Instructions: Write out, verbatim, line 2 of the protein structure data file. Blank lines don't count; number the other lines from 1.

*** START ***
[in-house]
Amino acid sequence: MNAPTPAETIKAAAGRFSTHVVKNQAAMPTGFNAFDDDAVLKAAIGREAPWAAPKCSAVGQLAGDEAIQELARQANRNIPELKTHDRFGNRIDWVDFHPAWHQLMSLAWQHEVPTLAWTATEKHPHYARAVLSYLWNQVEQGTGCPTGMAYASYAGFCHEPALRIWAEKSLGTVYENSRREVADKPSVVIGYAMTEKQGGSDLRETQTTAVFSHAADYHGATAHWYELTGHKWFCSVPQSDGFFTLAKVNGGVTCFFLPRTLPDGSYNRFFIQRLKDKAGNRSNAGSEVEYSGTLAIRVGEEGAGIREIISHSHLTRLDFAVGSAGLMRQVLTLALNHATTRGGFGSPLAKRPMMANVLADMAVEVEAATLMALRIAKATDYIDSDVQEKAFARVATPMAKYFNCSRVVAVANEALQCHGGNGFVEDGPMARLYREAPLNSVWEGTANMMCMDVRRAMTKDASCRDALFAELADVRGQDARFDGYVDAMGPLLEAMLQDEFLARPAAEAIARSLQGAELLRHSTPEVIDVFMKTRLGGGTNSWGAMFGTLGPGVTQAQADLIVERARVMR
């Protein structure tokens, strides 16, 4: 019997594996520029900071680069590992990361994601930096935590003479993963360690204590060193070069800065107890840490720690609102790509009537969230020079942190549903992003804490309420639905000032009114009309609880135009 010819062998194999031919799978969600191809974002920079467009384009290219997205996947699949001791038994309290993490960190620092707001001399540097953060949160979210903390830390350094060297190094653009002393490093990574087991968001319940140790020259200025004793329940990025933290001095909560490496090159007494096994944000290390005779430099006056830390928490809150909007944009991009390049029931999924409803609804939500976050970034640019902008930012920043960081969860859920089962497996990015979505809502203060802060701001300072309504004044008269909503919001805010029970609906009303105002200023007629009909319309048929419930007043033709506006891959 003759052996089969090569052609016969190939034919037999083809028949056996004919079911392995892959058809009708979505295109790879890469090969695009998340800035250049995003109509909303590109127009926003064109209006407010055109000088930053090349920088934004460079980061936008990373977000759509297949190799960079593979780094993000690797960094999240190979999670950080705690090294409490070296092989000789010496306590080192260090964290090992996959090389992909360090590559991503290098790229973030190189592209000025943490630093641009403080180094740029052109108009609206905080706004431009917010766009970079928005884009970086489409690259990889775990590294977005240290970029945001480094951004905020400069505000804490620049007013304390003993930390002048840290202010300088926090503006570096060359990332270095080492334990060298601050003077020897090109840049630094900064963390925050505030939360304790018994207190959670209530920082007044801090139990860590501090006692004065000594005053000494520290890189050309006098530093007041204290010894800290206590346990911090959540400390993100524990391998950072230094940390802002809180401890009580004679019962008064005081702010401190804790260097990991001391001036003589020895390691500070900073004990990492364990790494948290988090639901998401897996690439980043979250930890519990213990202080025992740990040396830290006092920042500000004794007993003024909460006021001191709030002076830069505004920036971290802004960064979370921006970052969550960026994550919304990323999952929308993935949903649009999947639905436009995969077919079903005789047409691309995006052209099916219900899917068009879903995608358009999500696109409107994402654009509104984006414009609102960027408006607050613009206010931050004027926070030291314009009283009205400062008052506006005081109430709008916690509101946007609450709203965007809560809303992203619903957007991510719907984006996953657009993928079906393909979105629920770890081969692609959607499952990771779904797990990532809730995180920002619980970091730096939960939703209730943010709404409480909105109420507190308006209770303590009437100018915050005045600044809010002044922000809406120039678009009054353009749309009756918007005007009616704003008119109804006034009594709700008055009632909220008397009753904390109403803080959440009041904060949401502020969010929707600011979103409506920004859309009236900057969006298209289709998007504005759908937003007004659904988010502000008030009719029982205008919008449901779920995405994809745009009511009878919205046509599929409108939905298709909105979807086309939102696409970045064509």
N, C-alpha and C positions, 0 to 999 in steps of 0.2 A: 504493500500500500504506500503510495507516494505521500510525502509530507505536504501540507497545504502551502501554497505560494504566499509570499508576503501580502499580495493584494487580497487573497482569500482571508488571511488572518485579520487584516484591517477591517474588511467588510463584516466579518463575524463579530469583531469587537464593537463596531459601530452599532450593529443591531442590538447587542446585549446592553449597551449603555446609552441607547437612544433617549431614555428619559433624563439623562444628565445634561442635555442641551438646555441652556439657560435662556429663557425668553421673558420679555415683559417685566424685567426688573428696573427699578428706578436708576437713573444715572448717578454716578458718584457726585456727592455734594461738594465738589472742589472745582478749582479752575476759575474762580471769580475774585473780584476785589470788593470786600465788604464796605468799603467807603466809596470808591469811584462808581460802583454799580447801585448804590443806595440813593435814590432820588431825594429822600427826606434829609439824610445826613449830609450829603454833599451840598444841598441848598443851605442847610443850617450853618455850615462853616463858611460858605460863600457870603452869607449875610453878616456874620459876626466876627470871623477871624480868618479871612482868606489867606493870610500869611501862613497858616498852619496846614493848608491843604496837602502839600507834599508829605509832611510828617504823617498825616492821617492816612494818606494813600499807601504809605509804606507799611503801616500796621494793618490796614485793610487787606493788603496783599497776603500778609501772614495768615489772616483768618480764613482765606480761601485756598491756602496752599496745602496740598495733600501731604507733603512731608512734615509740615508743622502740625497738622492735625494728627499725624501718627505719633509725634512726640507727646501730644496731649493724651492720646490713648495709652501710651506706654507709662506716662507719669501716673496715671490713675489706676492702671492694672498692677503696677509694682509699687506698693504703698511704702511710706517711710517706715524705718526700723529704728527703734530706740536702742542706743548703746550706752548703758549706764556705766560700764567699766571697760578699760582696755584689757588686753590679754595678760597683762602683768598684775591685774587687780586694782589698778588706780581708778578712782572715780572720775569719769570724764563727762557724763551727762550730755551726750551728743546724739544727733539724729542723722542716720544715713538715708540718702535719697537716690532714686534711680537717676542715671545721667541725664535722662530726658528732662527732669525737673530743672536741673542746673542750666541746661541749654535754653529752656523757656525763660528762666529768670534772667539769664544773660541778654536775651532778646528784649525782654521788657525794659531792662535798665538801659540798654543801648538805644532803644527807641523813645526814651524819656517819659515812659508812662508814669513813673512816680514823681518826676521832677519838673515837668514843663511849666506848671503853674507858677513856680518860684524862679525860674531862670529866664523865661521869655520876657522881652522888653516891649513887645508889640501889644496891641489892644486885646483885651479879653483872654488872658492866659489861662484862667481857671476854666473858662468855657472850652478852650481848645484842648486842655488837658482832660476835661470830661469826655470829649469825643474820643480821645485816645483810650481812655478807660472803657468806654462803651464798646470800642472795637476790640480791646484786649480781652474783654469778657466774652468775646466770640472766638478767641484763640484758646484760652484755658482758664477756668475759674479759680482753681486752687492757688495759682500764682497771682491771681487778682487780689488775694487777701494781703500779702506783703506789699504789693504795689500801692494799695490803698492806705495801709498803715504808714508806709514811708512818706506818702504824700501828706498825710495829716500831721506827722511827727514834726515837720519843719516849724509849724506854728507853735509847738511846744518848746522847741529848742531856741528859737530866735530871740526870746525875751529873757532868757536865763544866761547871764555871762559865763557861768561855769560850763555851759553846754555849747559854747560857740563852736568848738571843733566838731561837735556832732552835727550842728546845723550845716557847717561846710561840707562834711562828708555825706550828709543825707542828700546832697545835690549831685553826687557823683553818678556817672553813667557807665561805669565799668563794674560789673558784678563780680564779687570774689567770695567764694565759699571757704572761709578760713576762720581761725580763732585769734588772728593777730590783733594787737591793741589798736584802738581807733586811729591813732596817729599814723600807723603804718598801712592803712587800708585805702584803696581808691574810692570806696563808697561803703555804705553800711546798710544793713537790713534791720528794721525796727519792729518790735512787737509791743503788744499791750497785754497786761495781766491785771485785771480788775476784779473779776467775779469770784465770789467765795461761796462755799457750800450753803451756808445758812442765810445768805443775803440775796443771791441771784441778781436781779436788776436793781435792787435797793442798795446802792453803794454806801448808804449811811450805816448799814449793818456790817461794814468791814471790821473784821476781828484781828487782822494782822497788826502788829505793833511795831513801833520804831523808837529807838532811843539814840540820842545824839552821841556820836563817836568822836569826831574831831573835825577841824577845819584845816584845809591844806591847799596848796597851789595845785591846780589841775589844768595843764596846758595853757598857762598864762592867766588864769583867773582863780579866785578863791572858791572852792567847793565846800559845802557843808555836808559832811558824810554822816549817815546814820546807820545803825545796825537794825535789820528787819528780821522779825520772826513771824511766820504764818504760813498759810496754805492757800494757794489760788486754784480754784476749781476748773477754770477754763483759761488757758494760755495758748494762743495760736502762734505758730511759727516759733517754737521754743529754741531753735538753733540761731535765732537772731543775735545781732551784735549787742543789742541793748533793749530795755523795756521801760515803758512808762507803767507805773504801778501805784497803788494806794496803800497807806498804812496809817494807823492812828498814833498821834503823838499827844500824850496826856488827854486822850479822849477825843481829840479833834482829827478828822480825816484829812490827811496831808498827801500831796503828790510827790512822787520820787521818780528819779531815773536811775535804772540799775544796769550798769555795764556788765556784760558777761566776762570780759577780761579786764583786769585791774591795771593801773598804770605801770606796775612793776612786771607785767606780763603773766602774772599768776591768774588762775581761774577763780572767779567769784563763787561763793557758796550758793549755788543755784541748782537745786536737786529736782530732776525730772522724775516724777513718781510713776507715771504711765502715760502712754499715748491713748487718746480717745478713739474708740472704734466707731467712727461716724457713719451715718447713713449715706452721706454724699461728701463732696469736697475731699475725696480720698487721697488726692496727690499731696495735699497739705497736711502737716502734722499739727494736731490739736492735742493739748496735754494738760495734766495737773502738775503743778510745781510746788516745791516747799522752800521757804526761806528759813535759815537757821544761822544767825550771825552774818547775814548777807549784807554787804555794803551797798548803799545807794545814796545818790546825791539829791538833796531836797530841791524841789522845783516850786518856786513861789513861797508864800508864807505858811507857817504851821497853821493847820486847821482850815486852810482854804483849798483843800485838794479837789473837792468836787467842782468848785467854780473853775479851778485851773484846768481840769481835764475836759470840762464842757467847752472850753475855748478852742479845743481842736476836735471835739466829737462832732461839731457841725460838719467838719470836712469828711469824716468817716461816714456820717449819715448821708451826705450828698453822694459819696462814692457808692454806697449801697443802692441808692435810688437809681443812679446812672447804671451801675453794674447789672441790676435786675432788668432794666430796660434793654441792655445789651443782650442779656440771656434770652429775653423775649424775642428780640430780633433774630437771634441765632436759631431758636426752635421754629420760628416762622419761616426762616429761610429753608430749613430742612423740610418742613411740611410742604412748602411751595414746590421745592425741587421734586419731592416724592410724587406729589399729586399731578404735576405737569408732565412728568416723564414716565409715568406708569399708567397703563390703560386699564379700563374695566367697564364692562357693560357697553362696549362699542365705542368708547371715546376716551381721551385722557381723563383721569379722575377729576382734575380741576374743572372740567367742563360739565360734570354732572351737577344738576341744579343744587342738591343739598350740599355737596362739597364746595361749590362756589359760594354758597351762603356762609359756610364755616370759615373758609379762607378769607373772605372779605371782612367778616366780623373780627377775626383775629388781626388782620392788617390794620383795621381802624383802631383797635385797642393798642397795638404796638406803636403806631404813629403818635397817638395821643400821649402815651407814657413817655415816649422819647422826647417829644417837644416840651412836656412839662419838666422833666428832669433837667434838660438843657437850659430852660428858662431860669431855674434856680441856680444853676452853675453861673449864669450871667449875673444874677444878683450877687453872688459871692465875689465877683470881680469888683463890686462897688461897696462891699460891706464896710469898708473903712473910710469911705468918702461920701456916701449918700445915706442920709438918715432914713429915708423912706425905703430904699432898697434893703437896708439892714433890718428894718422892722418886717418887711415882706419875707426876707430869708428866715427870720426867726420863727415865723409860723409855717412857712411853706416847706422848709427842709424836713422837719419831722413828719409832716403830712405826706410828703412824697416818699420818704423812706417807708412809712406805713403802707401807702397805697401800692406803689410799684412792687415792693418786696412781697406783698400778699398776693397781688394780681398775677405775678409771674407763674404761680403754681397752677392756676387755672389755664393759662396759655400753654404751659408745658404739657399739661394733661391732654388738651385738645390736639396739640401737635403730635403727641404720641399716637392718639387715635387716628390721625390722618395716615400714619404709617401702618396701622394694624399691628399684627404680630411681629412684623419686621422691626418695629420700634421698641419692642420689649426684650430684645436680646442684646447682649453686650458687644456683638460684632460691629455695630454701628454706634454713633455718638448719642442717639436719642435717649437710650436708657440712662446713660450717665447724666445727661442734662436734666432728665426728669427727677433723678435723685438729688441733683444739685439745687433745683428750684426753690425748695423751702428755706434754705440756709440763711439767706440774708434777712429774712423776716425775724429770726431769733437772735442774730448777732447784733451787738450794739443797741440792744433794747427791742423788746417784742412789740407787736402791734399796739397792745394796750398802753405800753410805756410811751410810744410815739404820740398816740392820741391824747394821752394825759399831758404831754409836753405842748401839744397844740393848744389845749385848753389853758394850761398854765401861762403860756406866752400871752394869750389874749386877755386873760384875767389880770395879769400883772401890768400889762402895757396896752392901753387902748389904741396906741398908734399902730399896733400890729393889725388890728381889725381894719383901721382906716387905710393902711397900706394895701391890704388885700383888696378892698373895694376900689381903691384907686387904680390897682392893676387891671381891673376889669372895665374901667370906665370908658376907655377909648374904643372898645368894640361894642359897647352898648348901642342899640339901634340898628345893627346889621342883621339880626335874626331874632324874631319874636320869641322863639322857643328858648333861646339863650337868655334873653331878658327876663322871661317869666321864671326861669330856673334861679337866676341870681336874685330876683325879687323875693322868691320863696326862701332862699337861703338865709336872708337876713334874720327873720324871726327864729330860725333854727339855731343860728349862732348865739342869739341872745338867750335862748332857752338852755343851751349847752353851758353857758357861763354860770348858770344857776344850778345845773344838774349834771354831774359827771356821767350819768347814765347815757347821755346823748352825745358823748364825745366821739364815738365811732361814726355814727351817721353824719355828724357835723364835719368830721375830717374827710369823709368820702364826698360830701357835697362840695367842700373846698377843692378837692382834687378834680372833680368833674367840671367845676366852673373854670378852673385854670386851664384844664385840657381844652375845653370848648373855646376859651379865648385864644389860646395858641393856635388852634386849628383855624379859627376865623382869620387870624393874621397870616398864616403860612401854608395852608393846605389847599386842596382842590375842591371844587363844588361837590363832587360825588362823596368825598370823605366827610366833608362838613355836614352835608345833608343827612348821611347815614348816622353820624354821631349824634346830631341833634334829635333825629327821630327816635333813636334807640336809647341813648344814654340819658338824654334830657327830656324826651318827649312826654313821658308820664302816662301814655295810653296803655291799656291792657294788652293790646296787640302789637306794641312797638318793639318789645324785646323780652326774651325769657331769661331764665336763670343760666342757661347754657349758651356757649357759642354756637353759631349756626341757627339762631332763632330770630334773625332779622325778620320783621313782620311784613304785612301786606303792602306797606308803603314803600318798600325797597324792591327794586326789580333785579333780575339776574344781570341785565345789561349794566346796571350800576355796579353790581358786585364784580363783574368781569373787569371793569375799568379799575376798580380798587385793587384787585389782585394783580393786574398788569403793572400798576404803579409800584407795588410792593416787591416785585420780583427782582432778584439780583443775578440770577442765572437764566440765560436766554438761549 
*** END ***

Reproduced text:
Amino acid sequence: MNAPTPAETIKAAAGRFSTHVVKNQAAMPTGFNAFDDDAVLKAAIGREAPWAAPKCSAVGQLAGDEAIQELARQANRNIPELKTHDRFGNRIDWVDFHPAWHQLMSLAWQHEVPTLAWTATEKHPHYARAVLSYLWNQVEQGTGCPTGMAYASYAGFCHEPALRIWAEKSLGTVYENSRREVADKPSVVIGYAMTEKQGGSDLRETQTTAVFSHAADYHGATAHWYELTGHKWFCSVPQSDGFFTLAKVNGGVTCFFLPRTLPDGSYNRFFIQRLKDKAGNRSNAGSEVEYSGTLAIRVGEEGAGIREIISHSHLTRLDFAVGSAGLMRQVLTLALNHATTRGGFGSPLAKRPMMANVLADMAVEVEAATLMALRIAKATDYIDSDVQEKAFARVATPMAKYFNCSRVVAVANEALQCHGGNGFVEDGPMARLYREAPLNSVWEGTANMMCMDVRRAMTKDASCRDALFAELADVRGQDARFDGYVDAMGPLLEAMLQDEFLARPAAEAIARSLQGAELLRHSTPEVIDVFMKTRLGGGTNSWGAMFGTLGPGVTQAQADLIVERARVMR